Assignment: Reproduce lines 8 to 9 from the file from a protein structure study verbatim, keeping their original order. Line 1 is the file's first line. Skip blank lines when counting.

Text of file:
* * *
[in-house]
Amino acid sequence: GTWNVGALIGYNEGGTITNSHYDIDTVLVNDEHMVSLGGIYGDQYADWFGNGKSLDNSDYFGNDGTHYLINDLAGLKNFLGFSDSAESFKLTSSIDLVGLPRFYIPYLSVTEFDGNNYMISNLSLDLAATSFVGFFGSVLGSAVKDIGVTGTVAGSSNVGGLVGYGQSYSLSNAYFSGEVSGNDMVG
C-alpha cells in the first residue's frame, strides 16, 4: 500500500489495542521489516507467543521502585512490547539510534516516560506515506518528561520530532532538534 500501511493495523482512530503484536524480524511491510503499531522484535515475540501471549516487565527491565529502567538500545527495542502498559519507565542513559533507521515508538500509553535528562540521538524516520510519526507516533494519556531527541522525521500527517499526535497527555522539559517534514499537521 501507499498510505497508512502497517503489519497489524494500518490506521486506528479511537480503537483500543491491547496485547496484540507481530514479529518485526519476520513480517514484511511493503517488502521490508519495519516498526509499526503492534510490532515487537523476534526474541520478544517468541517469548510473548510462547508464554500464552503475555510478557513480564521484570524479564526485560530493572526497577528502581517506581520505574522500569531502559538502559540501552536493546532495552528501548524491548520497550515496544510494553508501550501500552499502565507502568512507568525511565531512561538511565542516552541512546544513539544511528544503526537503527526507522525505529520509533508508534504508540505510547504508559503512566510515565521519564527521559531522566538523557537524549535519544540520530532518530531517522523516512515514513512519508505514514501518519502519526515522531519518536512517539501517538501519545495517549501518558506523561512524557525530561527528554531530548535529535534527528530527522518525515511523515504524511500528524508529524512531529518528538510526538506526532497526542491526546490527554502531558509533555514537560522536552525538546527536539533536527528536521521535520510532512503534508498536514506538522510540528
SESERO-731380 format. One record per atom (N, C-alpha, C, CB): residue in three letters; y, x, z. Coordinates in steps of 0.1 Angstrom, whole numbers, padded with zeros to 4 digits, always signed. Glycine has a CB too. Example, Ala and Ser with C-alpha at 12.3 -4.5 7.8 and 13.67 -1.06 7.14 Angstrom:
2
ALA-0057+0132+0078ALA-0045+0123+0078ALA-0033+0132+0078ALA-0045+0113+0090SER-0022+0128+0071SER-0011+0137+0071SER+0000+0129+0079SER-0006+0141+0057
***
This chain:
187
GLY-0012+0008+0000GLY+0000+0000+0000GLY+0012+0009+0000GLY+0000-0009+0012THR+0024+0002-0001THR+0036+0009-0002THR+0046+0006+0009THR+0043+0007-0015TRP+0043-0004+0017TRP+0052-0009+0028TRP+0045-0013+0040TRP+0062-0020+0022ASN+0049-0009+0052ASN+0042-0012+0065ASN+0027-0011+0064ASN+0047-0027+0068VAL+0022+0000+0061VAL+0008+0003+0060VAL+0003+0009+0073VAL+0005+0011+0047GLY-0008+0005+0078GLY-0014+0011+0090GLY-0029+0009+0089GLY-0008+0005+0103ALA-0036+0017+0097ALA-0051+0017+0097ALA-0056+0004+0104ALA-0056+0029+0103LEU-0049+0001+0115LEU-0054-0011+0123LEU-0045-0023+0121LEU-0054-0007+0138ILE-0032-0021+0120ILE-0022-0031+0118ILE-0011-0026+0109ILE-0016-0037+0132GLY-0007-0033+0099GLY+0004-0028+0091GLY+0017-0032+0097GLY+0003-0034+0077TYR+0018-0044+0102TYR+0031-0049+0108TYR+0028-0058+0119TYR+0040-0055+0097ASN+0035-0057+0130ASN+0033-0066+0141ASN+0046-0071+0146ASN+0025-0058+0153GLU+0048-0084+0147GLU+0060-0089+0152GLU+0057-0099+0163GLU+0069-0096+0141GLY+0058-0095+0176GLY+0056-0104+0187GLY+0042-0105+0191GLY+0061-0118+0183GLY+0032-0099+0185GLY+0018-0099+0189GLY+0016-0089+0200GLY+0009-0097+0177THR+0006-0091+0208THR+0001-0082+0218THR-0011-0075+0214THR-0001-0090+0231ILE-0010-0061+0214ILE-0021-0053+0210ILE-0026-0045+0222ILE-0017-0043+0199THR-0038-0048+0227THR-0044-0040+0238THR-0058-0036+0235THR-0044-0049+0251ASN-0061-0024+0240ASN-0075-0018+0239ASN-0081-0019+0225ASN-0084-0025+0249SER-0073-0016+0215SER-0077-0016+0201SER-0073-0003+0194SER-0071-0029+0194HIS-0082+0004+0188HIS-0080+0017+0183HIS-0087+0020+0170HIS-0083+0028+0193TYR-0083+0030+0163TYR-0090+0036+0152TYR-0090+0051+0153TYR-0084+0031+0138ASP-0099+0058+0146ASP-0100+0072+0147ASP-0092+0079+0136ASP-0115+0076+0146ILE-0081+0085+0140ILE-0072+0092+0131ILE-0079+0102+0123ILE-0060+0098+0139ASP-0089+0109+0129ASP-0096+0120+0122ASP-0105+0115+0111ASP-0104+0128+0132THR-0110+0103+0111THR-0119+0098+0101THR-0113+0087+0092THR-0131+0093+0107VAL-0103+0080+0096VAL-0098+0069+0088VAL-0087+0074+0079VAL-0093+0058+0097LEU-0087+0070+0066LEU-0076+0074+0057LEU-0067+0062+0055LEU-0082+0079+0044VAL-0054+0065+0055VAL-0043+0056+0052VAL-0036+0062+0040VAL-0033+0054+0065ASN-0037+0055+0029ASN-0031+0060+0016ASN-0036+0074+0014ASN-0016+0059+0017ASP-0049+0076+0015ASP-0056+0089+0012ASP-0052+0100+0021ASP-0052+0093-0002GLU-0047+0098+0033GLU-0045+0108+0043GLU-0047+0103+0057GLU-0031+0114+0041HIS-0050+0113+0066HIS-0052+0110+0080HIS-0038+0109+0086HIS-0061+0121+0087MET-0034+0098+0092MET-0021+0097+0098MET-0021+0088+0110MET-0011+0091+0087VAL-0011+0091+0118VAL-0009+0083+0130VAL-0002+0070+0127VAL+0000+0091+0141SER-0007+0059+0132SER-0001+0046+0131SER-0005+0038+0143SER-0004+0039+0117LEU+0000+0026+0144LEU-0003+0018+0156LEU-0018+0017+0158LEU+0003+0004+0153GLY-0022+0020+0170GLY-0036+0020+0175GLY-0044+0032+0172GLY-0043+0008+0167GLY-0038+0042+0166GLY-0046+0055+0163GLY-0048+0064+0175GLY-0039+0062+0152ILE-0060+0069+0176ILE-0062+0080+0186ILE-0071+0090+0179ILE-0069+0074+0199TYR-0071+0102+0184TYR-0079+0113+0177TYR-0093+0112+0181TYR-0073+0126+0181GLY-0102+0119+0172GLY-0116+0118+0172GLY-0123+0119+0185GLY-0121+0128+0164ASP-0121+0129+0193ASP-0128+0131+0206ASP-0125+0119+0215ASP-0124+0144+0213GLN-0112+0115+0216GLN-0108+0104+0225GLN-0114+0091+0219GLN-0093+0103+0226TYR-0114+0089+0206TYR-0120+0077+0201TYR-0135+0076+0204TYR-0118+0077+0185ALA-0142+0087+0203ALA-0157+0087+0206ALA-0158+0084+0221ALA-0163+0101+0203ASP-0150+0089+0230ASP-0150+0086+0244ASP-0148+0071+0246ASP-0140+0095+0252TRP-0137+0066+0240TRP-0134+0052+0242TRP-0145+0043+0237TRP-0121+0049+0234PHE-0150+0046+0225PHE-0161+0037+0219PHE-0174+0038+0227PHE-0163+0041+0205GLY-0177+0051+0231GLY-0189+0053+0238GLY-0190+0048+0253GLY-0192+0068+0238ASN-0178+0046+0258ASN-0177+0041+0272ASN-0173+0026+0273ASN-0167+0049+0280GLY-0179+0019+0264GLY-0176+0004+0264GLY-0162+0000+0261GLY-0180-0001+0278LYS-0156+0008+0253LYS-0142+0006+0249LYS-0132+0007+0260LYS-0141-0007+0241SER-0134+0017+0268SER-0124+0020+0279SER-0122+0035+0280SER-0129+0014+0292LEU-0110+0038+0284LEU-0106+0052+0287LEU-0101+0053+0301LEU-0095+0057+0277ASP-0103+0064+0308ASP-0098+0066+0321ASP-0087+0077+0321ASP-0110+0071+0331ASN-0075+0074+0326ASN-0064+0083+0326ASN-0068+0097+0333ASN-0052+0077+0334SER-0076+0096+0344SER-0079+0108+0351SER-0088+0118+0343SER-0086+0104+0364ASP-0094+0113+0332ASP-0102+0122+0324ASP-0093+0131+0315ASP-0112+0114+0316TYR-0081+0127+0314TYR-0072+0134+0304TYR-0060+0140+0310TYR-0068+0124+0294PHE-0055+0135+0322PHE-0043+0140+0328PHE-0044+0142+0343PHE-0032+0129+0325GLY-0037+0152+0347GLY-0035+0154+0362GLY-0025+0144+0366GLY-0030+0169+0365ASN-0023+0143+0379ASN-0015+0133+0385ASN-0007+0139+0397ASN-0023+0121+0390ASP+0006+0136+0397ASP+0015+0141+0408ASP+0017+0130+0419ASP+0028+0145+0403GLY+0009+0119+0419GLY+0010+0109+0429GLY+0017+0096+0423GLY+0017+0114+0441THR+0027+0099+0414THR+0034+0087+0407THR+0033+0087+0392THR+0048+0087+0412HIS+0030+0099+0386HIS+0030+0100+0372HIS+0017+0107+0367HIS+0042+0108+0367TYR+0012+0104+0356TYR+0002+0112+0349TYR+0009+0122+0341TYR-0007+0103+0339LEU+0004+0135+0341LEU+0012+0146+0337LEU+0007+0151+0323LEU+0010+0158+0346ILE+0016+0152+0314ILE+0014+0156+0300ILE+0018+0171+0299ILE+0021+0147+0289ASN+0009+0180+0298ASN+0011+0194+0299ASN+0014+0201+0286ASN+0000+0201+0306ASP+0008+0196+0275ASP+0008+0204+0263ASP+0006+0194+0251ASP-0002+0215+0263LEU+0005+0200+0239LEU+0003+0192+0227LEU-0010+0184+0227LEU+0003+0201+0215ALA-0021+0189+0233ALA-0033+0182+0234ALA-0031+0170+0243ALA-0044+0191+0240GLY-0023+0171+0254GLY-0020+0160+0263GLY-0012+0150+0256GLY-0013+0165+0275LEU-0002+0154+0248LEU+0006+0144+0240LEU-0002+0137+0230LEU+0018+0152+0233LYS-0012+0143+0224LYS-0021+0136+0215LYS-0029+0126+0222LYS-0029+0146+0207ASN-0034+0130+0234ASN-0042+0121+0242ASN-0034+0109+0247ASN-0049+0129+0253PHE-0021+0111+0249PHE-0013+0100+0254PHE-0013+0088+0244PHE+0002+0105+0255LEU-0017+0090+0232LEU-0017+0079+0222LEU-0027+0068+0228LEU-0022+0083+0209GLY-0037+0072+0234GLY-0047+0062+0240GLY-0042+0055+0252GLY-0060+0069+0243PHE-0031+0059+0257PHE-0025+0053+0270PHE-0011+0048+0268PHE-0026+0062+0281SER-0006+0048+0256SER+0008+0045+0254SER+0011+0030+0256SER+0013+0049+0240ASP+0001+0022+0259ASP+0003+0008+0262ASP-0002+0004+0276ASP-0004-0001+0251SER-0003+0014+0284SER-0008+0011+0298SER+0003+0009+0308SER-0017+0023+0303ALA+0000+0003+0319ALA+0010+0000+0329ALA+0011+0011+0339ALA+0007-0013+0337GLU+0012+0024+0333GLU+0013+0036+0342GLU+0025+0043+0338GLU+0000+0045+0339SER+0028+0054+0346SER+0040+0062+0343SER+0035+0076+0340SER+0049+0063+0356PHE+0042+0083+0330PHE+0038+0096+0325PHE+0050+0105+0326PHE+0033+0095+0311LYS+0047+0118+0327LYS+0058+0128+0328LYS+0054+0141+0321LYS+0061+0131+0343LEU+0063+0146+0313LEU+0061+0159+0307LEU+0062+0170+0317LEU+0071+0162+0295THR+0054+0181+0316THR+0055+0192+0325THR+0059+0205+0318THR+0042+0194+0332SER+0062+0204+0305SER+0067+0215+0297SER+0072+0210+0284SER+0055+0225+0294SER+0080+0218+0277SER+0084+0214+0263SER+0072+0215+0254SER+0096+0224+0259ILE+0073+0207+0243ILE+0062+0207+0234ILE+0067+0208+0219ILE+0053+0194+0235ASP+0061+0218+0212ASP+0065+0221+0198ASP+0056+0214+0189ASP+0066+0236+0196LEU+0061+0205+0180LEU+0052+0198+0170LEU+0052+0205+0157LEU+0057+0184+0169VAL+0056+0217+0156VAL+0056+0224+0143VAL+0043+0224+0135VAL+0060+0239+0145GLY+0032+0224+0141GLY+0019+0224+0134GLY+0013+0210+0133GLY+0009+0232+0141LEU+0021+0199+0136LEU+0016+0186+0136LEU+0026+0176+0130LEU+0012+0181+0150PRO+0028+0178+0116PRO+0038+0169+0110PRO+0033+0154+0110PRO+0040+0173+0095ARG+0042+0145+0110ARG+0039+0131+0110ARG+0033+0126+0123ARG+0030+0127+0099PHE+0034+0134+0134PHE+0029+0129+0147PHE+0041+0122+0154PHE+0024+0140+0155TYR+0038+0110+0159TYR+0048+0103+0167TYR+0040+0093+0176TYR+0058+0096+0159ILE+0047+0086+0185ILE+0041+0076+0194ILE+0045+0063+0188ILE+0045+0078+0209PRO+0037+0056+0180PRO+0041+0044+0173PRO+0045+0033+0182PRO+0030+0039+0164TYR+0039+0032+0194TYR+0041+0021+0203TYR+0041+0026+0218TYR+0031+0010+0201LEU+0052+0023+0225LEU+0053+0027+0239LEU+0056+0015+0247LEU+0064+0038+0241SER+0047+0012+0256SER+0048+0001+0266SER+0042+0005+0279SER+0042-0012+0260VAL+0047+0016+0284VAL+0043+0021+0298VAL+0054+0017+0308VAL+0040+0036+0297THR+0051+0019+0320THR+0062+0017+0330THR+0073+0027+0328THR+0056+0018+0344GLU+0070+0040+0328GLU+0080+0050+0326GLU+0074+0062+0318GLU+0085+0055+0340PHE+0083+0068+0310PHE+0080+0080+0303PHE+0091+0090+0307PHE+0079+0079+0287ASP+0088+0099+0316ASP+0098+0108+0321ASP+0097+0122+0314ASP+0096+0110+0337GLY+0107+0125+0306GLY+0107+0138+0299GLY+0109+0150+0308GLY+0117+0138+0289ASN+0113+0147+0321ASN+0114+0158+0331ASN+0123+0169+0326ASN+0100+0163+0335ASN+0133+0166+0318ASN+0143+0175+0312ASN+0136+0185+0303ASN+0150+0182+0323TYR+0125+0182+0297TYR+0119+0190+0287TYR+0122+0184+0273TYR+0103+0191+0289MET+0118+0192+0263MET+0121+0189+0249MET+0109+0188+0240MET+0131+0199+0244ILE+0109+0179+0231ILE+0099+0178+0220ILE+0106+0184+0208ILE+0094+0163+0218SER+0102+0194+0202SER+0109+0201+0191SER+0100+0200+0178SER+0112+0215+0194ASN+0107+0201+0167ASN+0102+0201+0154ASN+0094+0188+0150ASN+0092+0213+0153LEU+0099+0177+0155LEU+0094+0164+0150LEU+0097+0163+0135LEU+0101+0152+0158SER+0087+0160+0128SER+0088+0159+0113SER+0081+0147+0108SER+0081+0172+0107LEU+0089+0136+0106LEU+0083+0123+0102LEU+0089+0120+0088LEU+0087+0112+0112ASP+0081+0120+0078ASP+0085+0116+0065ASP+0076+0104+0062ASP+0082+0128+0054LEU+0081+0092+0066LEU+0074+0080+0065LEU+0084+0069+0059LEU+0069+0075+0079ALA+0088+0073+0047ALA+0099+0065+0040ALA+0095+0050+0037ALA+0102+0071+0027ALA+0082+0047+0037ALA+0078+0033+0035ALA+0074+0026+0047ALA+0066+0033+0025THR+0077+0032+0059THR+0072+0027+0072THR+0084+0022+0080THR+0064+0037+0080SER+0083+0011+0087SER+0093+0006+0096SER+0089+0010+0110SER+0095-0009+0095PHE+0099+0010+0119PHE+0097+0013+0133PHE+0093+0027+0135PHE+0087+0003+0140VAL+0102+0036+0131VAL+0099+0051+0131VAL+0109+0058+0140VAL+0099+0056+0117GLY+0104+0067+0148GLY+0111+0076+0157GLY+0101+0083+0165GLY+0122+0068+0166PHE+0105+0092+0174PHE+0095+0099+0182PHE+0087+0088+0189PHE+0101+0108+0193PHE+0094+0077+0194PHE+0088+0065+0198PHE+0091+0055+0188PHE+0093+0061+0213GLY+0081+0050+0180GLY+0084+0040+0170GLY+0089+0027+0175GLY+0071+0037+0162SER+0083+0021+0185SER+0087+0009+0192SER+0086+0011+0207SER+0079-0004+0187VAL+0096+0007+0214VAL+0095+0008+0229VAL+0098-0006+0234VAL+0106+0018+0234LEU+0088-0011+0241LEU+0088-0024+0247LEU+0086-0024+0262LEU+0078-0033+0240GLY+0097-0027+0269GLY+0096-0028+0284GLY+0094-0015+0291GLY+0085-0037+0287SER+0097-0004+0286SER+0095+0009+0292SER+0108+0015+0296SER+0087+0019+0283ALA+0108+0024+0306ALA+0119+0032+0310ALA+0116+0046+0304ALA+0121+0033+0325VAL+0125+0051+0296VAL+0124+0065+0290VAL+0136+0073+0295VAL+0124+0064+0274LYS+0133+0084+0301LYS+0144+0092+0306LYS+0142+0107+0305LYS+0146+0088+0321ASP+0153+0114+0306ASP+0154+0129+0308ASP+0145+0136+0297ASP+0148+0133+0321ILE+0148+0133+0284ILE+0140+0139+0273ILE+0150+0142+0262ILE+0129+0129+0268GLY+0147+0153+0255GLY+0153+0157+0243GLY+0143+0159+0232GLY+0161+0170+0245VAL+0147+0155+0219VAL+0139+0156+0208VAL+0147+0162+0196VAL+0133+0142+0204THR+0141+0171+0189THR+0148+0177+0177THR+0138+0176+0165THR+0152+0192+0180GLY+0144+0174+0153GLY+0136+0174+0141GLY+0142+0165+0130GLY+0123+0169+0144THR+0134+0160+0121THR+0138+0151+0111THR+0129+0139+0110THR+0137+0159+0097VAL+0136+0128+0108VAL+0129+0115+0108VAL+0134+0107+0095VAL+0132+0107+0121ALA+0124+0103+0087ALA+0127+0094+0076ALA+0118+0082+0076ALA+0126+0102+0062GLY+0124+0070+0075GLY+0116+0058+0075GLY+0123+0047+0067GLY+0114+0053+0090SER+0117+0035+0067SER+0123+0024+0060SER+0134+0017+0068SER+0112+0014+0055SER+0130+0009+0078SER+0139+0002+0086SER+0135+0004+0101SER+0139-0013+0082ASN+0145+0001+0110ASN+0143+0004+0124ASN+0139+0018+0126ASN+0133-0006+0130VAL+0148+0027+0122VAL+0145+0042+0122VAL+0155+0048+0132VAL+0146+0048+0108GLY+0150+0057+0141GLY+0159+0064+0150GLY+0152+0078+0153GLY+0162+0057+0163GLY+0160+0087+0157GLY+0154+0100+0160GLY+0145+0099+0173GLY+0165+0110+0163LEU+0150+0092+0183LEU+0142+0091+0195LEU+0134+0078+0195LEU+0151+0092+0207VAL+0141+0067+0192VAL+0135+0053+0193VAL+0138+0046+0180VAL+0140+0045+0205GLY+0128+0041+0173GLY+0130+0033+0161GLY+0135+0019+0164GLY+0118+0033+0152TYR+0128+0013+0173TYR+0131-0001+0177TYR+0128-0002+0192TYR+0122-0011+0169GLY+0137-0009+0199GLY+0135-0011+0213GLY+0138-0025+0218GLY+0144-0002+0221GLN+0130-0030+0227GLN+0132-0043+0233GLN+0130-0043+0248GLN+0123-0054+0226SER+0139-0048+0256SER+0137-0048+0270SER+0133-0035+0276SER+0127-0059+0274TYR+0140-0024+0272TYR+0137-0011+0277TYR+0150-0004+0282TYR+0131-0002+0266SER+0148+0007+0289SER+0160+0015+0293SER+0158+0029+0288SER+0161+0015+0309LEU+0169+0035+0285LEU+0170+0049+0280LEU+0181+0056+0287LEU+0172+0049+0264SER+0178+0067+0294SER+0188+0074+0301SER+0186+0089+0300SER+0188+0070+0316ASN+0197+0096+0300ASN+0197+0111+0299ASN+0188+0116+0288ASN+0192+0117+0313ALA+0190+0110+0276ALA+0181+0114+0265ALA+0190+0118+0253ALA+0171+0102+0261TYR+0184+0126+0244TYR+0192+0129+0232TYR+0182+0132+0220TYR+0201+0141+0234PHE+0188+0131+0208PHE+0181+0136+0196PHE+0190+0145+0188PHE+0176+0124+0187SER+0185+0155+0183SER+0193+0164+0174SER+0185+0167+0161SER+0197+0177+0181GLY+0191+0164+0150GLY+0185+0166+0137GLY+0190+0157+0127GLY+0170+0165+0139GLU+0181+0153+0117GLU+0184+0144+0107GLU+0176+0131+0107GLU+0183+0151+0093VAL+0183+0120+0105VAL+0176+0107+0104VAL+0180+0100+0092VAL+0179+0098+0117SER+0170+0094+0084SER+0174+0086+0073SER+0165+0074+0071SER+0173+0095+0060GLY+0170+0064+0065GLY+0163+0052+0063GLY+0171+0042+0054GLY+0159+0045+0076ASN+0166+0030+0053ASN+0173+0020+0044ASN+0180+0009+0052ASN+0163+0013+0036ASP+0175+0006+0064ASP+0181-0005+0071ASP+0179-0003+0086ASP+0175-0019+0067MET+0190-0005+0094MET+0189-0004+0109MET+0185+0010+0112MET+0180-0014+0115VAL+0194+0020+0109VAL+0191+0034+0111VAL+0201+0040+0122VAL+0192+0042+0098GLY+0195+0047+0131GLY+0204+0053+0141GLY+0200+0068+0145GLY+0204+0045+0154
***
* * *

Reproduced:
This chain:
187